SNV Indonesia Dairy Brochure
More milk means more money for the 100,000 small dairy farmers in Indonesia who are dependent on milk for their daily income. These farms generally have only 3-5 dairy cows producing on average jus 10 litres of milk per cow, per day, which is very low by world standards.
Though not the poorest farming sector, an estimated 93% of dairy farmers rely on dairy as their main source of income, and many struggle to make ends meet. Milk quality is also an issue with many farmers unable to meet Government and market quality standards for fresh milk.
The Indonesian Government objective plans to achieve 50% self-sufficiency across the dairy sector, up from the current 25%. With a growing middle class desiring the nutritional benefits of dairy products, and the gap between supply and demand continuing to widen, SNV sees the dairy sector as a priority.
Collaborating with the Faculty of Animal Science, Bogor Agricultural Institute (IPB) an 18 month pilot project that began in June 2012 was conducted in East and West Java to test potential initiatives to increase milk production and quality and ultimately dairy farmer income.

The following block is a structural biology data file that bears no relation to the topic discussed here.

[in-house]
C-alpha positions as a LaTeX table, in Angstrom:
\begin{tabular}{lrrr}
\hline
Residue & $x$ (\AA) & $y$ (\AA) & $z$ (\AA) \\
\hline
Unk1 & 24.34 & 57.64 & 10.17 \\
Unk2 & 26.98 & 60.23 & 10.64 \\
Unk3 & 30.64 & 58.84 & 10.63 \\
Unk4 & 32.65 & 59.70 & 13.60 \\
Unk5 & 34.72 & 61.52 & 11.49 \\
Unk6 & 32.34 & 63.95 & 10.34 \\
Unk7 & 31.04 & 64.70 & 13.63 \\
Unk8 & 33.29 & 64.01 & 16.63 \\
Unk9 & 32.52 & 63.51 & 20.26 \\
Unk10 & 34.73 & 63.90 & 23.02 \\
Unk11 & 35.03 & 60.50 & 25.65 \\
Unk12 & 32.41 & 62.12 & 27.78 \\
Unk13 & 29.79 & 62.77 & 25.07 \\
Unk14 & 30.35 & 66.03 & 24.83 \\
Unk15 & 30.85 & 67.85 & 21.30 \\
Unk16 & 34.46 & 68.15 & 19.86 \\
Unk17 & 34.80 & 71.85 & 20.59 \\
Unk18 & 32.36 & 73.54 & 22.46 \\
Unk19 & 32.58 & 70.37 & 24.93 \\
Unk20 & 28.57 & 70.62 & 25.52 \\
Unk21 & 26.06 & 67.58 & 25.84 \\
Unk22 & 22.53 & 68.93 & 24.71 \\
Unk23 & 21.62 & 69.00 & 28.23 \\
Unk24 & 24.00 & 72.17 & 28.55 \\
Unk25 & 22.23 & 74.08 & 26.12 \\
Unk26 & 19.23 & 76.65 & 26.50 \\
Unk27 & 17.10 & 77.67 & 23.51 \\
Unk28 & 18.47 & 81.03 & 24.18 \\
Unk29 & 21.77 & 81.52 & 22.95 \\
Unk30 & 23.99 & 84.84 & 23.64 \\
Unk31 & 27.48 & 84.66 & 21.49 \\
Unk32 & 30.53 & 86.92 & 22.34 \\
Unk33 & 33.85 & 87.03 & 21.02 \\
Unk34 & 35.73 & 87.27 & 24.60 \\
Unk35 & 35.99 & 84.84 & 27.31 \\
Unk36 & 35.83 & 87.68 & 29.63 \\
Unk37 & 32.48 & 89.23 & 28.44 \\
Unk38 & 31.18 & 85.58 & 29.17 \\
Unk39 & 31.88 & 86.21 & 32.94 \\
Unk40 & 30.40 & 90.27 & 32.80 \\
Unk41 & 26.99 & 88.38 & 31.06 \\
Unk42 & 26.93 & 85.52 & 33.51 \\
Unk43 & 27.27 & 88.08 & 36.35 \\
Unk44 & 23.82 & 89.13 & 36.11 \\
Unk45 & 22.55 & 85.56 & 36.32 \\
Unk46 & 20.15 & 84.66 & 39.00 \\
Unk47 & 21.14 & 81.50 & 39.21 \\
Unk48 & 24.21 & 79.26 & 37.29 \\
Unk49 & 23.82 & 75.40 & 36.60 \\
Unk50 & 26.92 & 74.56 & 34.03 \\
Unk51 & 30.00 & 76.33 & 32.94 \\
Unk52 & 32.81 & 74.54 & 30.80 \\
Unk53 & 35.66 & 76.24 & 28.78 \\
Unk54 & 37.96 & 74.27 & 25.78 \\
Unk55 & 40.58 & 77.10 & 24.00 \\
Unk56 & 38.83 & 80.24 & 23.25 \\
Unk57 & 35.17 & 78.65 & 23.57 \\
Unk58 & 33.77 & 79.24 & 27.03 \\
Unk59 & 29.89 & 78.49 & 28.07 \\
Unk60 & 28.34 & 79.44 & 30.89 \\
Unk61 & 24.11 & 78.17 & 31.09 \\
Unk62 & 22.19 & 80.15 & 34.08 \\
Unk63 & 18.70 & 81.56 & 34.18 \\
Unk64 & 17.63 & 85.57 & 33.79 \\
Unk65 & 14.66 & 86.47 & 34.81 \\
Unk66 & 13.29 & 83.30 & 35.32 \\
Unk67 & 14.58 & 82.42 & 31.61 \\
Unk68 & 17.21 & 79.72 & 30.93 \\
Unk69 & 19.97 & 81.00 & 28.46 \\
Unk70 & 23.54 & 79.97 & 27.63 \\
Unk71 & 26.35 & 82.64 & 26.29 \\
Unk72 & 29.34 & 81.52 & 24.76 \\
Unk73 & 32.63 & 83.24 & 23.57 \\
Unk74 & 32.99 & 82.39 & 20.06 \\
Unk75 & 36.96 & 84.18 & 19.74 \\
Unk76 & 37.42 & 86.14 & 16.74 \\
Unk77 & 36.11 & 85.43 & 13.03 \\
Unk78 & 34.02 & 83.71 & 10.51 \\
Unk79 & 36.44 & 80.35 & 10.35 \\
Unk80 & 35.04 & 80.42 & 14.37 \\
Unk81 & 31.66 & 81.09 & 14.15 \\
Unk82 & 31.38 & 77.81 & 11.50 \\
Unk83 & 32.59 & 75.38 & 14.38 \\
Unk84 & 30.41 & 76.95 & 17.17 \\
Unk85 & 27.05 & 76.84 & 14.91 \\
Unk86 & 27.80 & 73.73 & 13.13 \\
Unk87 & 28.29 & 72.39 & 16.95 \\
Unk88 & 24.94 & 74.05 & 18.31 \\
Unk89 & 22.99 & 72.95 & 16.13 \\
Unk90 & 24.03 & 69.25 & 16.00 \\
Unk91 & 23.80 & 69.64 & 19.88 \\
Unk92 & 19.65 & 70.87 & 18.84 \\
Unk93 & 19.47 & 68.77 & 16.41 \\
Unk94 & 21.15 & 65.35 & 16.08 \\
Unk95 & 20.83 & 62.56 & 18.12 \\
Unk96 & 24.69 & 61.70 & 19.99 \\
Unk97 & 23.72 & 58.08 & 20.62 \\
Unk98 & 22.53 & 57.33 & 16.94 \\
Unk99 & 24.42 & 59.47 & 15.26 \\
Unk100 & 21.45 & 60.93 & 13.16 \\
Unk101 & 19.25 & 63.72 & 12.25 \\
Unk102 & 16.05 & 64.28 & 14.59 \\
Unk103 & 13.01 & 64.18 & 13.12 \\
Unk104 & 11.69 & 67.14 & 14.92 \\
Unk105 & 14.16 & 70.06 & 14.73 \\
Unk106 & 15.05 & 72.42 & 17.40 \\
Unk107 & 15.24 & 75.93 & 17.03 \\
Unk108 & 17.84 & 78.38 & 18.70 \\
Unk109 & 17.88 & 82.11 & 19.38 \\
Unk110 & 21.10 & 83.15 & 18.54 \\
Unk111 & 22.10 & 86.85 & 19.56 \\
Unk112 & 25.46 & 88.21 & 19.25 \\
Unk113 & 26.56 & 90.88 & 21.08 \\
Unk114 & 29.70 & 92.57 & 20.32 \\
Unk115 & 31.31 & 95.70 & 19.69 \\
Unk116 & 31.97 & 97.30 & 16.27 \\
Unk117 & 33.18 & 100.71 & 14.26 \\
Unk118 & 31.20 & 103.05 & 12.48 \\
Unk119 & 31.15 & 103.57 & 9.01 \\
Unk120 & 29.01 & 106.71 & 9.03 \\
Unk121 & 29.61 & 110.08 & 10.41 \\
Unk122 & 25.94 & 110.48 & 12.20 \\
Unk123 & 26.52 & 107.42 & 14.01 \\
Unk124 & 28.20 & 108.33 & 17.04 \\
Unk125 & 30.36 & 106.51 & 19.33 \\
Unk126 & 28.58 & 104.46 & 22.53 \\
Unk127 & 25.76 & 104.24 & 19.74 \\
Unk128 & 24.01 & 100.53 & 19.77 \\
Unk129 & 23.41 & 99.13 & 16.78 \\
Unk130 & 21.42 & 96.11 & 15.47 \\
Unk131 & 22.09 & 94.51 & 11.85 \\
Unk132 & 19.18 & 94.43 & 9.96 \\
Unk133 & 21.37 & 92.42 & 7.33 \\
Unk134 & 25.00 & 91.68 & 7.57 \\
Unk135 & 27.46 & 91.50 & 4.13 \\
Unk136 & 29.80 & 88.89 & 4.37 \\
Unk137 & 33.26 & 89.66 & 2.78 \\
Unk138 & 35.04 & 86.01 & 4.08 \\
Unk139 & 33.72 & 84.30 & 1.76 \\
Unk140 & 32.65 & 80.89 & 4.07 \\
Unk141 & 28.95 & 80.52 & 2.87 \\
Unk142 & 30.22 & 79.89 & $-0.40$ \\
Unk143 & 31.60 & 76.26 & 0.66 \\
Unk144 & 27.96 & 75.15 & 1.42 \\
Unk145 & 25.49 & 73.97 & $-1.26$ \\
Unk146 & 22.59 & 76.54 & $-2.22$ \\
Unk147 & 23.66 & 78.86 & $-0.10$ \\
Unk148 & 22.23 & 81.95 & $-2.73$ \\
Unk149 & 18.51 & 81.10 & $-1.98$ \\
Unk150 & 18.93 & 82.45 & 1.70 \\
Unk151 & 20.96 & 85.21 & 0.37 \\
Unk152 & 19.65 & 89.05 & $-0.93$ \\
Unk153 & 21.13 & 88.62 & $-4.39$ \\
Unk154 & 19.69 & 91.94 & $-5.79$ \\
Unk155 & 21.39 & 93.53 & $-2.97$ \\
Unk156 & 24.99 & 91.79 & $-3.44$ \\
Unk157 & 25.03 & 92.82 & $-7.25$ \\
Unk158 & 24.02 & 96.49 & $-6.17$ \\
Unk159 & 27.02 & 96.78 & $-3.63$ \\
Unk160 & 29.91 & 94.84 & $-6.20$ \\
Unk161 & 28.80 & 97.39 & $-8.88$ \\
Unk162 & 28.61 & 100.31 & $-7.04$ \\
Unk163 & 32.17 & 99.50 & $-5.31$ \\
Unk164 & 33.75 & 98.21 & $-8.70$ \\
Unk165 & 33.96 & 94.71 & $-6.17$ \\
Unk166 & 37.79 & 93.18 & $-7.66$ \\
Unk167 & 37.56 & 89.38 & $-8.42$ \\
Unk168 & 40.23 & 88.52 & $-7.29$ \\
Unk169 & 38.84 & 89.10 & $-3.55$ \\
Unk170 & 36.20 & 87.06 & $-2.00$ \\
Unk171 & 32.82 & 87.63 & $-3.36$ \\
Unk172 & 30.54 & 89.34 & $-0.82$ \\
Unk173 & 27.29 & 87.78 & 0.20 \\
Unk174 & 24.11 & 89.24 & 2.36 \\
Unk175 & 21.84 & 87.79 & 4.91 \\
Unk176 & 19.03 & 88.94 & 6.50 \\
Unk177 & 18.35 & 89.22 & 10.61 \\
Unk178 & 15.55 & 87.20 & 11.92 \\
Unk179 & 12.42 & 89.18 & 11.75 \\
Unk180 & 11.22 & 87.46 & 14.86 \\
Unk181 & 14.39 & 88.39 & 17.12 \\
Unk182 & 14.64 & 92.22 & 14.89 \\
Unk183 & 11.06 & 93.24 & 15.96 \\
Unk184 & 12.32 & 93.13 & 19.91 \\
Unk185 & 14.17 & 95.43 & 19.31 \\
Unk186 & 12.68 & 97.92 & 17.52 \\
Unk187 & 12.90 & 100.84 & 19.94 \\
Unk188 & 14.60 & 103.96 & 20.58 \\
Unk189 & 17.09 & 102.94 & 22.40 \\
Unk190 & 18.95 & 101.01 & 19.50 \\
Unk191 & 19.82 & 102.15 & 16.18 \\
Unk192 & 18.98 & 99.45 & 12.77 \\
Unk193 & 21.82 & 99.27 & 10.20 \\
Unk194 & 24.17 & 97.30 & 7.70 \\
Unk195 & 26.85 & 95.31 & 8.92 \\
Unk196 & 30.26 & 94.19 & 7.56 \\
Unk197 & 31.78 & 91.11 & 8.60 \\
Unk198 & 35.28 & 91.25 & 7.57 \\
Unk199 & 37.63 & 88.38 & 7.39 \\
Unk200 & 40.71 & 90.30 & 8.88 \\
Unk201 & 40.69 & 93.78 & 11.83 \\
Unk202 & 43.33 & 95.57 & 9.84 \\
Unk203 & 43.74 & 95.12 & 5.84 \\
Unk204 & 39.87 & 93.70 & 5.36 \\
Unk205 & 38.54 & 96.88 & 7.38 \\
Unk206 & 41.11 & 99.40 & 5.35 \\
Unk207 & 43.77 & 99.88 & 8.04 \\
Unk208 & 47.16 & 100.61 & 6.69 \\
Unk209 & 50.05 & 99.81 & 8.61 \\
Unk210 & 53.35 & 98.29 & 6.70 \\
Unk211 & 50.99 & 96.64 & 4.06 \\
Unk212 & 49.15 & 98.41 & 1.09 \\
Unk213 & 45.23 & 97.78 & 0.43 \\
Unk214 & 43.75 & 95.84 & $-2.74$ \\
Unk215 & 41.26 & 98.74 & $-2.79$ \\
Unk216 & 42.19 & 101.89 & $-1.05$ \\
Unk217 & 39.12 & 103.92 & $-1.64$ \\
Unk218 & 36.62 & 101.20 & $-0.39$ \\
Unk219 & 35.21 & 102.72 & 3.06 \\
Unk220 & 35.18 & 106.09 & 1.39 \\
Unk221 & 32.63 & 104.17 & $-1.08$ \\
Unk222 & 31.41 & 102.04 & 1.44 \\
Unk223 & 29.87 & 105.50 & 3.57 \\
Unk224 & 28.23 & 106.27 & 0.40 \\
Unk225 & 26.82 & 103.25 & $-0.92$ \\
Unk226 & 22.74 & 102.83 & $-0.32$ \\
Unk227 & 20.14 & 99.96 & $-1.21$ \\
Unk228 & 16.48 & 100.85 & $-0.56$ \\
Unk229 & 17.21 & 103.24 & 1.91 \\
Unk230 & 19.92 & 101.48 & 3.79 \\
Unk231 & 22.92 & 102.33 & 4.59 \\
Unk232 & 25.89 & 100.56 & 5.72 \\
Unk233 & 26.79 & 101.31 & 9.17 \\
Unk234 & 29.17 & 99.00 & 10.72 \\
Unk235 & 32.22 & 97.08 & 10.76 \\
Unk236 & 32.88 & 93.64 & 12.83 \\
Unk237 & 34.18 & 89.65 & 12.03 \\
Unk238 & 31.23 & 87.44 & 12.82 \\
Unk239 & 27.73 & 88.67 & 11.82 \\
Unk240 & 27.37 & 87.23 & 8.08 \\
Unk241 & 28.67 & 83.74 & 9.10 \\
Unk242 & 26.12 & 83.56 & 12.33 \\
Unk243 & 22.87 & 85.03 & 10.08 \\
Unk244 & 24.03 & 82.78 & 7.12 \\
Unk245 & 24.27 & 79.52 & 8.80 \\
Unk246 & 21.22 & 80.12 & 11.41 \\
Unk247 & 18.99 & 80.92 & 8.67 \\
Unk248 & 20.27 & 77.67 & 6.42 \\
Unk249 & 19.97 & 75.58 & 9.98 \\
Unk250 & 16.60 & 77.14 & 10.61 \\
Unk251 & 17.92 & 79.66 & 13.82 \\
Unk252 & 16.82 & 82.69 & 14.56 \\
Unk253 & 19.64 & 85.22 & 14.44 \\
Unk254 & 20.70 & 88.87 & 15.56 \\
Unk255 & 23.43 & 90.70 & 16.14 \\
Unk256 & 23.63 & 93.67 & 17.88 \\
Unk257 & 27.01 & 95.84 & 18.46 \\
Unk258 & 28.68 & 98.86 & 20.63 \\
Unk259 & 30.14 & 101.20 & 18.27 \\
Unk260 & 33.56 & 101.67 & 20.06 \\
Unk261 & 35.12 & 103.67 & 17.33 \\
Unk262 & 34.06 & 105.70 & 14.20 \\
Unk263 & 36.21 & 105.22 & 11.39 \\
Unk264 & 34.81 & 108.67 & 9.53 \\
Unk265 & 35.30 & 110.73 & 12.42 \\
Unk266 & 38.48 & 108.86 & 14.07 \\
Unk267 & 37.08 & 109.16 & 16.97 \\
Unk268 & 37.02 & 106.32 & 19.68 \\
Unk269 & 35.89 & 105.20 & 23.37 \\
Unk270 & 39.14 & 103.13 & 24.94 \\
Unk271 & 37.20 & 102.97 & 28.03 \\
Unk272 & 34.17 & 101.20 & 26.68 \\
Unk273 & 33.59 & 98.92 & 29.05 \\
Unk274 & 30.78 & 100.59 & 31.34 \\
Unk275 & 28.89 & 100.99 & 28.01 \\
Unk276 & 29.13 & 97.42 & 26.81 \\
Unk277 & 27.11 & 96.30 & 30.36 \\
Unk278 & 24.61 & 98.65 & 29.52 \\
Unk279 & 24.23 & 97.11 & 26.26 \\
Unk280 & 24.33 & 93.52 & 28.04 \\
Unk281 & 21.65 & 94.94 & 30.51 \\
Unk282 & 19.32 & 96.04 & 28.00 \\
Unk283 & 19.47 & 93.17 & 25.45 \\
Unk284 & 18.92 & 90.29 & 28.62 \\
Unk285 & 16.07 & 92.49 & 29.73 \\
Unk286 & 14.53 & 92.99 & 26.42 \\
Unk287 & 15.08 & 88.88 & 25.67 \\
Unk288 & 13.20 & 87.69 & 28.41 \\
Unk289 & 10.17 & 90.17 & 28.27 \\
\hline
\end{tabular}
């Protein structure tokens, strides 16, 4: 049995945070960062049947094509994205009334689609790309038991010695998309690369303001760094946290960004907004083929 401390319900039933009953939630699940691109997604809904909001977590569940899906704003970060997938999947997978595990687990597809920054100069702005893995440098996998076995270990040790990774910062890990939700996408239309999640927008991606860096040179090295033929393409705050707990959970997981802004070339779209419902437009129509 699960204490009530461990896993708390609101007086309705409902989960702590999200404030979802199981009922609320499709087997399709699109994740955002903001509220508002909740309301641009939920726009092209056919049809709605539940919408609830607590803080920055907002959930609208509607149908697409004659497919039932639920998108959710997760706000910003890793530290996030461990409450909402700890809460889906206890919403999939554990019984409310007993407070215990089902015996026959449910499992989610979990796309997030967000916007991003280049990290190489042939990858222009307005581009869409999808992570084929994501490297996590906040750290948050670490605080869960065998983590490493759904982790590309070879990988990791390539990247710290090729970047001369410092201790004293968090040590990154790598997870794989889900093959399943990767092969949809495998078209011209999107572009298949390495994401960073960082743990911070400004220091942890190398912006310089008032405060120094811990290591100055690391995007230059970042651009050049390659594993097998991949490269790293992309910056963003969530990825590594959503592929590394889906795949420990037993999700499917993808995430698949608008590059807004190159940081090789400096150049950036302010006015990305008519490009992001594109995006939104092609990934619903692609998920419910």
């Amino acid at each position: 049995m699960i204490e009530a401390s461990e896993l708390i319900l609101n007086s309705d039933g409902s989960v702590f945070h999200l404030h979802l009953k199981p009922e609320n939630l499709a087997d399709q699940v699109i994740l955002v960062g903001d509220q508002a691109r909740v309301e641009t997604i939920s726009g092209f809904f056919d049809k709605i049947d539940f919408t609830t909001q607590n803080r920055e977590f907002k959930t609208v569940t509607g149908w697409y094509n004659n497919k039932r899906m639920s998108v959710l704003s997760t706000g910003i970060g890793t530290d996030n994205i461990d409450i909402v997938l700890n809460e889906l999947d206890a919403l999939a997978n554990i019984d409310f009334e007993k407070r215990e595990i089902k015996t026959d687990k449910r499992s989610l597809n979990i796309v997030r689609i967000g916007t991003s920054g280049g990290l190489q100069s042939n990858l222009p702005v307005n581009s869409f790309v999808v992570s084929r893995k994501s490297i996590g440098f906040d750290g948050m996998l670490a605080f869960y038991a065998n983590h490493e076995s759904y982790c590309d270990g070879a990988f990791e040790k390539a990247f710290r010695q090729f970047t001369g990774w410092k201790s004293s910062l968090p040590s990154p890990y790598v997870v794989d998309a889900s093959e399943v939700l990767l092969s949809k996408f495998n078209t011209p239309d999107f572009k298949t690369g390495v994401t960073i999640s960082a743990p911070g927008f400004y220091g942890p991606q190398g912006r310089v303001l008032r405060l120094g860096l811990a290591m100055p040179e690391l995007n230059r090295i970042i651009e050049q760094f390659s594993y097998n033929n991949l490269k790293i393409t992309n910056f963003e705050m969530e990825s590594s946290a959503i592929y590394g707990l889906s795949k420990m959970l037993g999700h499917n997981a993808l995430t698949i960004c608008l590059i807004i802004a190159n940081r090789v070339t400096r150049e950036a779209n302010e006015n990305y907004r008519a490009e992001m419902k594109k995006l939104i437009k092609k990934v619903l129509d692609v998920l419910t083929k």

Next steps in dairy…
SNV is working on the ongoing development of practical interventions and business models that focus on dairy farmer profitability.
In 2014-2015, SNV is implementing the project ‘Integrated Action for Dairy: Increasing Milk Production through Improved Feed and Water Provision’ aims to increase both production and quality of milk. The improvement of the quality of animal feed and fodder also directly impacts on the reduction of GHG emissions.
The overall strategy is to engage companies and farmers to develop the maize silage market to ensure quality year round roughages.
Major project activities will focus initially in Jabung, Malang before expanding to Boyolali and Wonosobo.
The project is a joint intervention between SNV and dairy processor, Nestle; agricultural company Dupont, and Vesteergard, a company that specialises in pest control solutions, and Kan Jabung, a dairy cooperative. Working together the aim is to improve the livelihoods of 400 farmers in the target areas. The intention is to then scale up to other areas of Indonesia.
The project aims to increase dairy farmer livelihoods through:
• Access and training of new technologies and practices in feeding, animal health and welfare
• Developing the maize silage market to better ensure
• Uniform quality and regular supply
• Improved nutrition
• Extended farmer reach
• Shorter planting cycles
• Improving quality of feed concentrate
• Introduction of ZeroFly – insecticide-incorporated screens to reduce flies